What a strange trip this past week has been. I suppose I owe OPRI an apology for the drubbing I gave them on Friday following the hearings on the PERS bills in the House Business and Labor Committee - specifically, HB 2456. I fell into a semantic cesspool with Mike Schaufler's chief of staff over the fate of HB 2456. I had written to Representative Schaufler, as I had done with all of the members of that committee earlier the previous week about the fate of HB 2456. I had made some suggestions about the bill, concluding with the assertion that the bill generates so little cash that it hardly seemed worthwhile given the amount of ill-will and litigation that might result. On Tuesday, April 5, I received an email from Representative Schaufler's Chief of State telling me, in effect, that HB 2456 was not likely to move forward to a work session. That was true, but exceedingly misleading. After perusing the "history" of HB 2456 on the Legislative website, it was clear that the bill was scheduled for a hearing on April 8, which I already knew, but that no amendments had been posted as of that date. I concluded, both properly and improperly at the same time, that the Chief of Staff's words should be taken literally - HB 2456 was dead. Unfortunately, I don't have time to peruse every website on the planet so I wouldn't have seen OPRI's amended version of the bill to trade future retirees for present retirees. Thus, I scolded OPRI harshly for, what appears to have been, something they didn't do. They did not revive a dead bill. They provided an option to a bill that was dead in its original form, and gave the committee a way out of the legal dilemma they had created with the unamended version of the bill.
So, OPRI is owed an apology for my scolding. It was premature. They didn't revive a dead bill. They provided an amendment that protected those currently living out of state and those already retired, while offering up future retirees to the gallows. Future retirees remaining in Oregon will continue to get the tax benefit, but those who either already live out of state, or those who plan to move out of state, will not.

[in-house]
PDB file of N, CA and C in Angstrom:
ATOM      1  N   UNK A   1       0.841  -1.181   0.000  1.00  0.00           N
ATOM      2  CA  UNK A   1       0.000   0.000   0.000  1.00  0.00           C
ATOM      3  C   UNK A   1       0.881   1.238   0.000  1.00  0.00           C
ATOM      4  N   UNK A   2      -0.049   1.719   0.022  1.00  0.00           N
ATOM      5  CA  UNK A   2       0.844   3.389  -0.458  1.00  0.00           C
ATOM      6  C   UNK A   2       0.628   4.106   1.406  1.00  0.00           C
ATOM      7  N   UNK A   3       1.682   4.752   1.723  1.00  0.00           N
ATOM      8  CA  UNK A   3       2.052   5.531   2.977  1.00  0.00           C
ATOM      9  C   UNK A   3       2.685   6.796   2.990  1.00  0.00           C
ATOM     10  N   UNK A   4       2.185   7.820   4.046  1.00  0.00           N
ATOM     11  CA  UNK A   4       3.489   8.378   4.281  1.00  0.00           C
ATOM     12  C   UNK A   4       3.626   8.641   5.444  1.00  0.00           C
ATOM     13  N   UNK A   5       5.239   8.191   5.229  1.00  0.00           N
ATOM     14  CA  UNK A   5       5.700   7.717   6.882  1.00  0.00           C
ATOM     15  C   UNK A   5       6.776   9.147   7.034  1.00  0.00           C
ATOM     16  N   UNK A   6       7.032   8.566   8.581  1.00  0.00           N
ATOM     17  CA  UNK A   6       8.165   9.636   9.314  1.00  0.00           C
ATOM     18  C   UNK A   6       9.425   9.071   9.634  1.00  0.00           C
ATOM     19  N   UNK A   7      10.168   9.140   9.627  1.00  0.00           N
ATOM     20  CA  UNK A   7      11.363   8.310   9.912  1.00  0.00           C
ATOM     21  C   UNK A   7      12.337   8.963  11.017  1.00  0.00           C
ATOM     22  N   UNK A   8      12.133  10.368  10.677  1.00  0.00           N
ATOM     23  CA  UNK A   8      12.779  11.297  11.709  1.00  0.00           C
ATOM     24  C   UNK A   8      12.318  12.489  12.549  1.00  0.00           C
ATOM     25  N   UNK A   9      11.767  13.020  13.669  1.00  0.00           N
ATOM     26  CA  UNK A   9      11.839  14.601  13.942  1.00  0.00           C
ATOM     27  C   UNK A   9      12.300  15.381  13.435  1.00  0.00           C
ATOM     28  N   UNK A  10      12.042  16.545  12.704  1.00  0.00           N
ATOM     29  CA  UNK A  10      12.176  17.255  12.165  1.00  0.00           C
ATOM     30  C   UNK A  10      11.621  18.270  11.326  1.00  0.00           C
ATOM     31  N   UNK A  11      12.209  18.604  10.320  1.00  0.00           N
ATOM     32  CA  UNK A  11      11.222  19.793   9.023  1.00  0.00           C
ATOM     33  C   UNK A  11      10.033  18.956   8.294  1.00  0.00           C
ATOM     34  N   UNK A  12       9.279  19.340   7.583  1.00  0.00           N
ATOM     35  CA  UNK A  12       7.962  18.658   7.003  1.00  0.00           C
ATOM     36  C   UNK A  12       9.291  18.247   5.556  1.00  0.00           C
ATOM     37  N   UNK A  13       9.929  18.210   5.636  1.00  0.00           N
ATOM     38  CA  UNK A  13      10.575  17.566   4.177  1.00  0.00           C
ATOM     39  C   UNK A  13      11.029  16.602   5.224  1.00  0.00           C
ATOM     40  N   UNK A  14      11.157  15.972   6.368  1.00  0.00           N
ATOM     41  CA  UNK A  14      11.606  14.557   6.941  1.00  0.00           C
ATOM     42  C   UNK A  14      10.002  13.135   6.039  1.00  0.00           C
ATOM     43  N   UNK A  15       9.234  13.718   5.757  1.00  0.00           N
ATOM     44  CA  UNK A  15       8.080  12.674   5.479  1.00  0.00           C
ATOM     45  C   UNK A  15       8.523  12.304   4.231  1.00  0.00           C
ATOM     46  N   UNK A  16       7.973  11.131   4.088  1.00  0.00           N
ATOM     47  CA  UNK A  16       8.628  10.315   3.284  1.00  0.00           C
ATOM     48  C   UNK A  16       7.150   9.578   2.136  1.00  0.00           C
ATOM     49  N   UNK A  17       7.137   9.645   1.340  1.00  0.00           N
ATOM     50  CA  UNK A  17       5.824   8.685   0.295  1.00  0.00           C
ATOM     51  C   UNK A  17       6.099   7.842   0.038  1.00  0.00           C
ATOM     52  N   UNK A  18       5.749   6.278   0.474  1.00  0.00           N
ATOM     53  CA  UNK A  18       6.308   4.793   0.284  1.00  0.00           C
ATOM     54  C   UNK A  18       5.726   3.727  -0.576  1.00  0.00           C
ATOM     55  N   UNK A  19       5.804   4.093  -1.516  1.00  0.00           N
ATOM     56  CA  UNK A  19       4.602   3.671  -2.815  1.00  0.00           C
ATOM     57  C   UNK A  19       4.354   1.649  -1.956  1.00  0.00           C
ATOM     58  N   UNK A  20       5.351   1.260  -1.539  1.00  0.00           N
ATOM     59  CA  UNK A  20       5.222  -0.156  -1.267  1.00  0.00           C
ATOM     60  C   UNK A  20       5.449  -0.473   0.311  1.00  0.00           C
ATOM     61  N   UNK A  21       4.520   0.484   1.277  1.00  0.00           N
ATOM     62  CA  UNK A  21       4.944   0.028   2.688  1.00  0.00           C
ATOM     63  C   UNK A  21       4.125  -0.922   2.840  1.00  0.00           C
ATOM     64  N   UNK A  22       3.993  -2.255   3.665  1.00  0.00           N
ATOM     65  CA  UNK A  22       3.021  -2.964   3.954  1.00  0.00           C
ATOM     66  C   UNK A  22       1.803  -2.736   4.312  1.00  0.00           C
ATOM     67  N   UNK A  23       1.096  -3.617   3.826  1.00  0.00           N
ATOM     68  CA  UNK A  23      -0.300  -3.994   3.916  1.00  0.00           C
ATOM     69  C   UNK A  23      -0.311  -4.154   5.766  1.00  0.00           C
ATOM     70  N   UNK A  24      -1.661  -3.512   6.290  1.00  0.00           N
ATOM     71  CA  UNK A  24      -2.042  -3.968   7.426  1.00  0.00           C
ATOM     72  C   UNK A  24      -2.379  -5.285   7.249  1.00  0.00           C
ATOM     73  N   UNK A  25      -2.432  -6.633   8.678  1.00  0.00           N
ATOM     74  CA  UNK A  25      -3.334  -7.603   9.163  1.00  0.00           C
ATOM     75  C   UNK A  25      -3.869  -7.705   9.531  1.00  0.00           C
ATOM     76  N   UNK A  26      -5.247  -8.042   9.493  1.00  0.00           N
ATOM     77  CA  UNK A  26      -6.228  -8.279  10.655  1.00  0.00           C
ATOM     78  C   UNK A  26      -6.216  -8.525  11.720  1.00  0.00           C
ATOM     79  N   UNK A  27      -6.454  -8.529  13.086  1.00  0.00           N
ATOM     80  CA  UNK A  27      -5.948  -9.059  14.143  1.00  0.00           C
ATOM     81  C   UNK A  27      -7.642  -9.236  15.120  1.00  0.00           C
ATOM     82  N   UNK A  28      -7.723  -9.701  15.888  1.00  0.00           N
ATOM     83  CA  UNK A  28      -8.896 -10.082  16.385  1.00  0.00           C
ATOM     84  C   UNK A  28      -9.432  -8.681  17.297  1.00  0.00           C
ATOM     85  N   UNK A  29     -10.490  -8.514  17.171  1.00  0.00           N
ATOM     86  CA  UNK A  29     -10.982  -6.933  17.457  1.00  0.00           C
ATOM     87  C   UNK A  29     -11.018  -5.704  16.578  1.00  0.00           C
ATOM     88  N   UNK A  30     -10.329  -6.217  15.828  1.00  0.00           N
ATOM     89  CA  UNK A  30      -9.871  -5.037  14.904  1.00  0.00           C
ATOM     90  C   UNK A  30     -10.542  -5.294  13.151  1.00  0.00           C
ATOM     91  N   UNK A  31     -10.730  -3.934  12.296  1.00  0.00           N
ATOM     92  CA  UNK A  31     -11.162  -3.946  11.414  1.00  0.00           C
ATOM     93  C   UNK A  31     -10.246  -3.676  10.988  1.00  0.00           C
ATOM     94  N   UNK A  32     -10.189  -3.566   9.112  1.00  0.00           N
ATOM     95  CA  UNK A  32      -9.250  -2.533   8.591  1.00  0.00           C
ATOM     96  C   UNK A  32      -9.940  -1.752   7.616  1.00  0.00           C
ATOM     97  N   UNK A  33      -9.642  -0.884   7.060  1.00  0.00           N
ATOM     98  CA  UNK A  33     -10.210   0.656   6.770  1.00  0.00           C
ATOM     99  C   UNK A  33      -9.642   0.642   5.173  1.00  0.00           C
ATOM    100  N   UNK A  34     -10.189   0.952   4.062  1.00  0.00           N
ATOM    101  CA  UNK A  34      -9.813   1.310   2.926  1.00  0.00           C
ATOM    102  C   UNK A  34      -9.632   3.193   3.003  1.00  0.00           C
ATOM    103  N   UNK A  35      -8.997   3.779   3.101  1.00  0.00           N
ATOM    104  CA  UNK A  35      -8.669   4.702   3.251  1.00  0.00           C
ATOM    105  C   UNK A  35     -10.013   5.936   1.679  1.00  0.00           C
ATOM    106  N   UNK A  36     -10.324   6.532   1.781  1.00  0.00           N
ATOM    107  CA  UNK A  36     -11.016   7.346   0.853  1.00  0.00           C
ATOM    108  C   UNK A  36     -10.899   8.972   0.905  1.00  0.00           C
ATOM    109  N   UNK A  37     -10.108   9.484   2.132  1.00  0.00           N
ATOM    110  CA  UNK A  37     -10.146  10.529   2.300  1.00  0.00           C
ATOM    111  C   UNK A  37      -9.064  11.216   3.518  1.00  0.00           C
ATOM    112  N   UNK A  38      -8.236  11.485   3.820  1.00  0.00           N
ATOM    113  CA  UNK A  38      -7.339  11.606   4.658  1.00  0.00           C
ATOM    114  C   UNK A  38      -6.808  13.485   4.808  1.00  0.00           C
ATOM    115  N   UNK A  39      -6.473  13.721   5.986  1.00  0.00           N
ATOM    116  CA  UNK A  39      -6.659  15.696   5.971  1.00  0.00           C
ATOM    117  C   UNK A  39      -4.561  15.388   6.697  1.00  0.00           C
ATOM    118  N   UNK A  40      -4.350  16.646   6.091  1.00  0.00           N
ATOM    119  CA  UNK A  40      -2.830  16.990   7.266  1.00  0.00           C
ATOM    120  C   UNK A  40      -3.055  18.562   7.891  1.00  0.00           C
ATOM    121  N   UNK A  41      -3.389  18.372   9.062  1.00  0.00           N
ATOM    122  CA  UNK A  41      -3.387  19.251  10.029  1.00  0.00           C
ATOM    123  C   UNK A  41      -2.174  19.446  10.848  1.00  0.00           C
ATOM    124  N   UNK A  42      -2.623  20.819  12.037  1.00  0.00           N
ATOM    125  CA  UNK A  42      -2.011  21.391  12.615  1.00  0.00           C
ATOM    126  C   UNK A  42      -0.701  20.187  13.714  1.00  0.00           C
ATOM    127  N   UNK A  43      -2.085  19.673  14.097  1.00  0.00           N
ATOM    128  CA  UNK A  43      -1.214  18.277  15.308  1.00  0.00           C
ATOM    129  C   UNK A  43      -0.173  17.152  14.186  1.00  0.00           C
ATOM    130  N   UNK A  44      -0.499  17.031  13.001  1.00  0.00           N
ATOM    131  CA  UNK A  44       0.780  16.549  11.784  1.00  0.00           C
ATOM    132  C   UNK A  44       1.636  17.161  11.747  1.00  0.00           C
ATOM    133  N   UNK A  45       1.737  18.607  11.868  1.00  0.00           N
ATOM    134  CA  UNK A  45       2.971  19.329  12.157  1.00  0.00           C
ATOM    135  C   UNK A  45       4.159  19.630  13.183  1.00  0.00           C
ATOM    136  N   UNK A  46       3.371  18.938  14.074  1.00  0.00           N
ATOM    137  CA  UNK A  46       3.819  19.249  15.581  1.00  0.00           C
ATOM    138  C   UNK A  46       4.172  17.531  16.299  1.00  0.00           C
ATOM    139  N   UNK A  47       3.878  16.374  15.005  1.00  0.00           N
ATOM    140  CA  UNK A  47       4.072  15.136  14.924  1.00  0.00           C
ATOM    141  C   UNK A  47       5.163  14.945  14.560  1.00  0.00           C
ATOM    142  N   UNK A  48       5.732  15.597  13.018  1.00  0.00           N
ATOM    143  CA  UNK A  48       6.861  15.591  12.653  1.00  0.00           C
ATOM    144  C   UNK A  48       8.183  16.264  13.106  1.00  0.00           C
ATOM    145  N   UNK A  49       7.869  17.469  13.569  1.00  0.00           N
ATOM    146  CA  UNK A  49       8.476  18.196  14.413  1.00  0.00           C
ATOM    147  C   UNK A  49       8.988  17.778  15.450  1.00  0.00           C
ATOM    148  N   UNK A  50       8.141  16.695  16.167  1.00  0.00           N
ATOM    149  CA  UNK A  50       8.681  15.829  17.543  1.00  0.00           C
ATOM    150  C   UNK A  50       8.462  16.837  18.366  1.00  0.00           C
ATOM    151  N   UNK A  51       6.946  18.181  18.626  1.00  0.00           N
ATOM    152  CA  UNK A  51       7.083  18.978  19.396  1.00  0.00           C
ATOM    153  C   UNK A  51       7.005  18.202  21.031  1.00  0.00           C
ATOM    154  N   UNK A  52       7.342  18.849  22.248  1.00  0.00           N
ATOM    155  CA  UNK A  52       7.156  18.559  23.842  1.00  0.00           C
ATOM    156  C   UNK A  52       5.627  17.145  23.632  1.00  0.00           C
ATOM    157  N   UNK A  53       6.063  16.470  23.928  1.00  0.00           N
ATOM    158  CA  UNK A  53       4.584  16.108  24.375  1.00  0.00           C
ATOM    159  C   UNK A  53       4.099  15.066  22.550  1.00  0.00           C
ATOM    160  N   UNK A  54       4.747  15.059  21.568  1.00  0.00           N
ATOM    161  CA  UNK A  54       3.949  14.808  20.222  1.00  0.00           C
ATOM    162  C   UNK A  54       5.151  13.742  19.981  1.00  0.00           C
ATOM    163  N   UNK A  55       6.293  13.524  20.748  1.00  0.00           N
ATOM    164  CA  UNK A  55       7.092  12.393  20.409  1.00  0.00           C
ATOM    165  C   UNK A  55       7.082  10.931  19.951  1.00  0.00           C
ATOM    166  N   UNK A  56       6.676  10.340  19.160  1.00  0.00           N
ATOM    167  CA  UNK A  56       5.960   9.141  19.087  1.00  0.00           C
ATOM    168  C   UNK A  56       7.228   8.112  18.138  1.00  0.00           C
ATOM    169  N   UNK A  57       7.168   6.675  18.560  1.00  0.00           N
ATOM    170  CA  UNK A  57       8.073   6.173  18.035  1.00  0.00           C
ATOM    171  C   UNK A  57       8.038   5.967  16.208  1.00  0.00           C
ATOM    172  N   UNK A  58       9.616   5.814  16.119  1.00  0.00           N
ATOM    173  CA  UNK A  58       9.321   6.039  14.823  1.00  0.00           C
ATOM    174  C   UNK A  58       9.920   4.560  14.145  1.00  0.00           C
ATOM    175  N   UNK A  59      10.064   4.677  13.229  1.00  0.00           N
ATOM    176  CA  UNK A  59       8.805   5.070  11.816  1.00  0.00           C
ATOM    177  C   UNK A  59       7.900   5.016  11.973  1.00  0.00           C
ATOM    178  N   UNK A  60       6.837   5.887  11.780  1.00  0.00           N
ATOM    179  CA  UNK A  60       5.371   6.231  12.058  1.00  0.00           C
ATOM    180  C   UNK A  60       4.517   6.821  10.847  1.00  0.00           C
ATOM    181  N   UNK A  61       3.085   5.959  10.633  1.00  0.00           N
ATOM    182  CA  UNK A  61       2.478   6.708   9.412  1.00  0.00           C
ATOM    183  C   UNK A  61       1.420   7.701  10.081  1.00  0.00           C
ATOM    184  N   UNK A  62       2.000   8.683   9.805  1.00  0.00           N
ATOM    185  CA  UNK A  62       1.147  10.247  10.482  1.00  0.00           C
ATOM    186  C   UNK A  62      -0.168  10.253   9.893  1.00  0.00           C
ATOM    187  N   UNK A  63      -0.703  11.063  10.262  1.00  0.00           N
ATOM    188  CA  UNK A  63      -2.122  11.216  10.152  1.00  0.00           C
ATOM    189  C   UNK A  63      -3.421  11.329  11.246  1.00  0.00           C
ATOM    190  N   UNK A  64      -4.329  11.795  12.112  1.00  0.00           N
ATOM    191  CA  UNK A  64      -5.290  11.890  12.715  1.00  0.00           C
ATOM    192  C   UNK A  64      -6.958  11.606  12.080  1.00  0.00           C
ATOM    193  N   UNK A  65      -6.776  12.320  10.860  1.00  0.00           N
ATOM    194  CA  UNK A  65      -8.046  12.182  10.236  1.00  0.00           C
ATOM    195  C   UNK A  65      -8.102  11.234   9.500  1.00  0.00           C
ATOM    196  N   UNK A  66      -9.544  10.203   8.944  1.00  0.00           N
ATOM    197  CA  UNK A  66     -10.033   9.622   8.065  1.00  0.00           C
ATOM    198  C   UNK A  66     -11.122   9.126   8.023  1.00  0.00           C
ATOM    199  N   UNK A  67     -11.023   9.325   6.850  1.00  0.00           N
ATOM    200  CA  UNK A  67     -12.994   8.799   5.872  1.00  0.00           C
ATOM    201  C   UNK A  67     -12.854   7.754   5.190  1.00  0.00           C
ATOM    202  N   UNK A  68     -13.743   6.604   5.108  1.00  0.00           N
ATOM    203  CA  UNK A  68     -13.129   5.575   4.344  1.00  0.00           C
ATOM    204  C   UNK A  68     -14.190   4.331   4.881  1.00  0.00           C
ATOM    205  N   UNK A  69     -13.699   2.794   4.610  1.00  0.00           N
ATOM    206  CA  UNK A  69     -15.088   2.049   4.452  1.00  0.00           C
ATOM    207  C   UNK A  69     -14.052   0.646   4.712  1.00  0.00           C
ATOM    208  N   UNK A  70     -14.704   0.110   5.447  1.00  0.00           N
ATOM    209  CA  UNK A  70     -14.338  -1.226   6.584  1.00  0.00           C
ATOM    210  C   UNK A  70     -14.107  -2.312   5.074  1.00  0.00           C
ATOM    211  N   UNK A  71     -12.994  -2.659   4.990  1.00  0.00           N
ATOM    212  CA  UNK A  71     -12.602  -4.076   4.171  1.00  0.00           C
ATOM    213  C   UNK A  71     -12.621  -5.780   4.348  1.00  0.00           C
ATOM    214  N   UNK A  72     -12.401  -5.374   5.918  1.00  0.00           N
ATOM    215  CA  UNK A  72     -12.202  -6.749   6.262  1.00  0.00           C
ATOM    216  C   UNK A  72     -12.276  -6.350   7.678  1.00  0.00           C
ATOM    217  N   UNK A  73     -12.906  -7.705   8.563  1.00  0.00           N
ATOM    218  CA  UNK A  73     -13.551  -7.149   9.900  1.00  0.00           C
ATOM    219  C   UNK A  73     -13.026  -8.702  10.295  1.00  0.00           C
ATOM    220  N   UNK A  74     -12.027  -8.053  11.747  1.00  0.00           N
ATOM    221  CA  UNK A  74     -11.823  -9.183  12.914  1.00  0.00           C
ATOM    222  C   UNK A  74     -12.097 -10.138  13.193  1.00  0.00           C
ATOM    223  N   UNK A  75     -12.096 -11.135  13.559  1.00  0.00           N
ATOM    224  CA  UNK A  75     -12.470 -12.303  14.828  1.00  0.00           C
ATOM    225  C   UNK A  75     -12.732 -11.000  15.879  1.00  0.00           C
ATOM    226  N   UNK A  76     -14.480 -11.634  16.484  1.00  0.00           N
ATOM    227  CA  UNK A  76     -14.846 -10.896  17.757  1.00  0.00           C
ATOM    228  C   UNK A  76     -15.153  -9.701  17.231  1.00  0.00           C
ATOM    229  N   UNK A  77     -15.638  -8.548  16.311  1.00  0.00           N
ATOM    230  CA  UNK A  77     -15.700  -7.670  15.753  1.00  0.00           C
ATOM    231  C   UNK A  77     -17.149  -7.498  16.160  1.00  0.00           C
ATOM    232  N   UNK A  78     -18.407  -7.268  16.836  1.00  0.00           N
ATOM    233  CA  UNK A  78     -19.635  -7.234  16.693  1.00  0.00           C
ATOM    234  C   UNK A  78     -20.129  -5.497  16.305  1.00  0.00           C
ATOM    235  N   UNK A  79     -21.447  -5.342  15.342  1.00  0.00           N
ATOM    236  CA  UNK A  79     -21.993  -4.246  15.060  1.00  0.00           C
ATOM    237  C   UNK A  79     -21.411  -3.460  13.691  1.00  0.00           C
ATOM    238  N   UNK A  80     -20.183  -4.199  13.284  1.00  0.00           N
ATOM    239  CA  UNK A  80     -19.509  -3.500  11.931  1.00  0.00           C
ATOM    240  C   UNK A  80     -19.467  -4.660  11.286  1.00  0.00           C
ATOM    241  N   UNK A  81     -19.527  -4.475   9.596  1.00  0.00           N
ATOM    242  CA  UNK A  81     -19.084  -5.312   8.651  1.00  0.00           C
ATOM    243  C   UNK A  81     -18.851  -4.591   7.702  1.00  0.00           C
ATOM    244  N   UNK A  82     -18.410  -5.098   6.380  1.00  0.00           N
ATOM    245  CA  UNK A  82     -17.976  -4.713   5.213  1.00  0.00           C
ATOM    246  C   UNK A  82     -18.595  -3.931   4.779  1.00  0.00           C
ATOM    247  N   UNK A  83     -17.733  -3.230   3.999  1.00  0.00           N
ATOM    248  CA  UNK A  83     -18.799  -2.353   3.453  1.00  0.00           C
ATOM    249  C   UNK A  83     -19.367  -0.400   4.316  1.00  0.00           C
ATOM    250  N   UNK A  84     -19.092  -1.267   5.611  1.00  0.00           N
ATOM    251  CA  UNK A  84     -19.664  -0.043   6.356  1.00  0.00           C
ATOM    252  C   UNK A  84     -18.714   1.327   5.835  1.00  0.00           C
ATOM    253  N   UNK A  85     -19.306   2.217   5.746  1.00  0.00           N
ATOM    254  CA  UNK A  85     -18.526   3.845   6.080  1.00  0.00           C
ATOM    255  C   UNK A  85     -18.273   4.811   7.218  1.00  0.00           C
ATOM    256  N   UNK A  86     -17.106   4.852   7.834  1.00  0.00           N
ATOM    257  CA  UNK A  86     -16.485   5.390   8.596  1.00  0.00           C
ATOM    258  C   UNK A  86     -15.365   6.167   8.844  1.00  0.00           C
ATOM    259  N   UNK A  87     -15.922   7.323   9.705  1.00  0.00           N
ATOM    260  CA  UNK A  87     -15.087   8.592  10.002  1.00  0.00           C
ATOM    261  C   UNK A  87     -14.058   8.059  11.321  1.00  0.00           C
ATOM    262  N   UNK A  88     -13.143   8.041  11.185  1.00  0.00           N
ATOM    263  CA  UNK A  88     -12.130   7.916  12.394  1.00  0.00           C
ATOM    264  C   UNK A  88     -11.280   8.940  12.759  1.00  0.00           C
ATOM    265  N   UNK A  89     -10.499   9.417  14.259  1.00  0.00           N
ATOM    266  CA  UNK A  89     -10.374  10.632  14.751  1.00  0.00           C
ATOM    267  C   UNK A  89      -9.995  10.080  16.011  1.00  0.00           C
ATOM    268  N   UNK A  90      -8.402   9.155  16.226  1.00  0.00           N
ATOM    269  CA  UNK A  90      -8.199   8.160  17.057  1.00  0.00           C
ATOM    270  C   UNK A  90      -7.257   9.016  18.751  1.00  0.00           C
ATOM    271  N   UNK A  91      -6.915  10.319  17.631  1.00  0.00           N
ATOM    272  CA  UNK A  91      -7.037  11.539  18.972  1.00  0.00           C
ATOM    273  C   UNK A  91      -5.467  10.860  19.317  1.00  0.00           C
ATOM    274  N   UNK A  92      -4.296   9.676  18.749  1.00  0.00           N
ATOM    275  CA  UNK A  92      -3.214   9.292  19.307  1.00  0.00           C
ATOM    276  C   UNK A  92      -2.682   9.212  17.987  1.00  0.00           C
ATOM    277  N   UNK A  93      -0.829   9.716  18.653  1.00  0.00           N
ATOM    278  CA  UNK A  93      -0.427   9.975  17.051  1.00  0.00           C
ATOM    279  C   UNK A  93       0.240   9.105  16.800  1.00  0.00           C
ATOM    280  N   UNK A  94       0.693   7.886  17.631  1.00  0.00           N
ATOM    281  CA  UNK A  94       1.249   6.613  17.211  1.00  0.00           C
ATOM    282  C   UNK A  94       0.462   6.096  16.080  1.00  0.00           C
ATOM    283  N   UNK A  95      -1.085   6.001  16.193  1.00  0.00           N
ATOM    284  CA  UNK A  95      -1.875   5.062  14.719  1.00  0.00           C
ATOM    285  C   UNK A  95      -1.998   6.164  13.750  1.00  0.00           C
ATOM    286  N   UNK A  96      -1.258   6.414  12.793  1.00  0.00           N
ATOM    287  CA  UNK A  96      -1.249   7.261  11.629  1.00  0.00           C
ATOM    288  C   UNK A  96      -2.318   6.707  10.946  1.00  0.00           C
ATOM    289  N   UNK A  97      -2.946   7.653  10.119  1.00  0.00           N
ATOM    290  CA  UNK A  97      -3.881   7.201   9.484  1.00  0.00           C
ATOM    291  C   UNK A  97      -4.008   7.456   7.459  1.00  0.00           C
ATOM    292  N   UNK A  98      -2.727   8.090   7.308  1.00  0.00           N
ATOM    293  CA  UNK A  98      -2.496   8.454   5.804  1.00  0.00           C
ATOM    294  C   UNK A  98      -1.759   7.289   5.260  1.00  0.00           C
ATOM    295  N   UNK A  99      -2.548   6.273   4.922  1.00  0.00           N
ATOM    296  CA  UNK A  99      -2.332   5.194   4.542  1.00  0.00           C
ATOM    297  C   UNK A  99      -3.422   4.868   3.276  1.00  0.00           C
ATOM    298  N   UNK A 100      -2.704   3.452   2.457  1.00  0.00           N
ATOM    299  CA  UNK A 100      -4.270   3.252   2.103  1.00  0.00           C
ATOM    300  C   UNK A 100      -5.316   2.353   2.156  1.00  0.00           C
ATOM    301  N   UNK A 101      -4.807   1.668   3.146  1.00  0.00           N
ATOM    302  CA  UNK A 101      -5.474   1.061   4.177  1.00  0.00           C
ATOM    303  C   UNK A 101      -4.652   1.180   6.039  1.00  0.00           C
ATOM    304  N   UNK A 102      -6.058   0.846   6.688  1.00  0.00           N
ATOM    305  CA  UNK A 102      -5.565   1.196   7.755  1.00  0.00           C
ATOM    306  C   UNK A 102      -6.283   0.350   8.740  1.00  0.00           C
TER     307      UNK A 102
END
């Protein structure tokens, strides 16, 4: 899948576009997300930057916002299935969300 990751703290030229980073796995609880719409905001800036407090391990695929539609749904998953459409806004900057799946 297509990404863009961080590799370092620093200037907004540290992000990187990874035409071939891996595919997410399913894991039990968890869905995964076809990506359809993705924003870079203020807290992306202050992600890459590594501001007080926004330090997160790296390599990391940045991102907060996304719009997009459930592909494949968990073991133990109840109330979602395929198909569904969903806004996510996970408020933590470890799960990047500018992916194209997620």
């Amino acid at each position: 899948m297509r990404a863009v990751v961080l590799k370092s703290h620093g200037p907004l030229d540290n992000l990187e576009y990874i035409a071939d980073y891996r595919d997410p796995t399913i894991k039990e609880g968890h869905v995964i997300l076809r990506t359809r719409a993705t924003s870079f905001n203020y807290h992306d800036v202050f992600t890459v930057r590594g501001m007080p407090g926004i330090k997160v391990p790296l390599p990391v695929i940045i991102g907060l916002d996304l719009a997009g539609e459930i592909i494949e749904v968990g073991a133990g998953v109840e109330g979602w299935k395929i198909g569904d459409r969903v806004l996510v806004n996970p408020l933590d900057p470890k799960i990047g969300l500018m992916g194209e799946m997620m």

I have been called out on this by David Reinhardt, lobbyist (and former Oregonian columnist), and by Representative Schaufler's Chief of Staff. I suppose I should be more contrite, but at the moment I'm mostly pissed. I feel like Representative Schaufler's office deliberately misled me or steered me away from what was really going on (it's just me folks and I can't be in twenty places at one time). I stuck my neck on the line and I, deservedly, got it chopped off.
Nevertheless, my point about OPRI remains. This is NOT a good recruitment strategy. You need new members, desperately. Your membership is aging in place and there has to be a way to encourage new retirees to join. Again, for those retiring after 2011, what exactly will OPRI's claim to fame be?
I wish I could be clairvoyant and read through people's words. But when someone takes time to write me a personal email, I don't typically think I'm being burned, misled, or even deceived. Live and learn.
Thankfully, I'm going away from this mess for about a week. This will probably be my last post for this week. I'm going to enjoy a week in the Florida sunshine with John D. MacDonald and friends in Cedar Key, FL.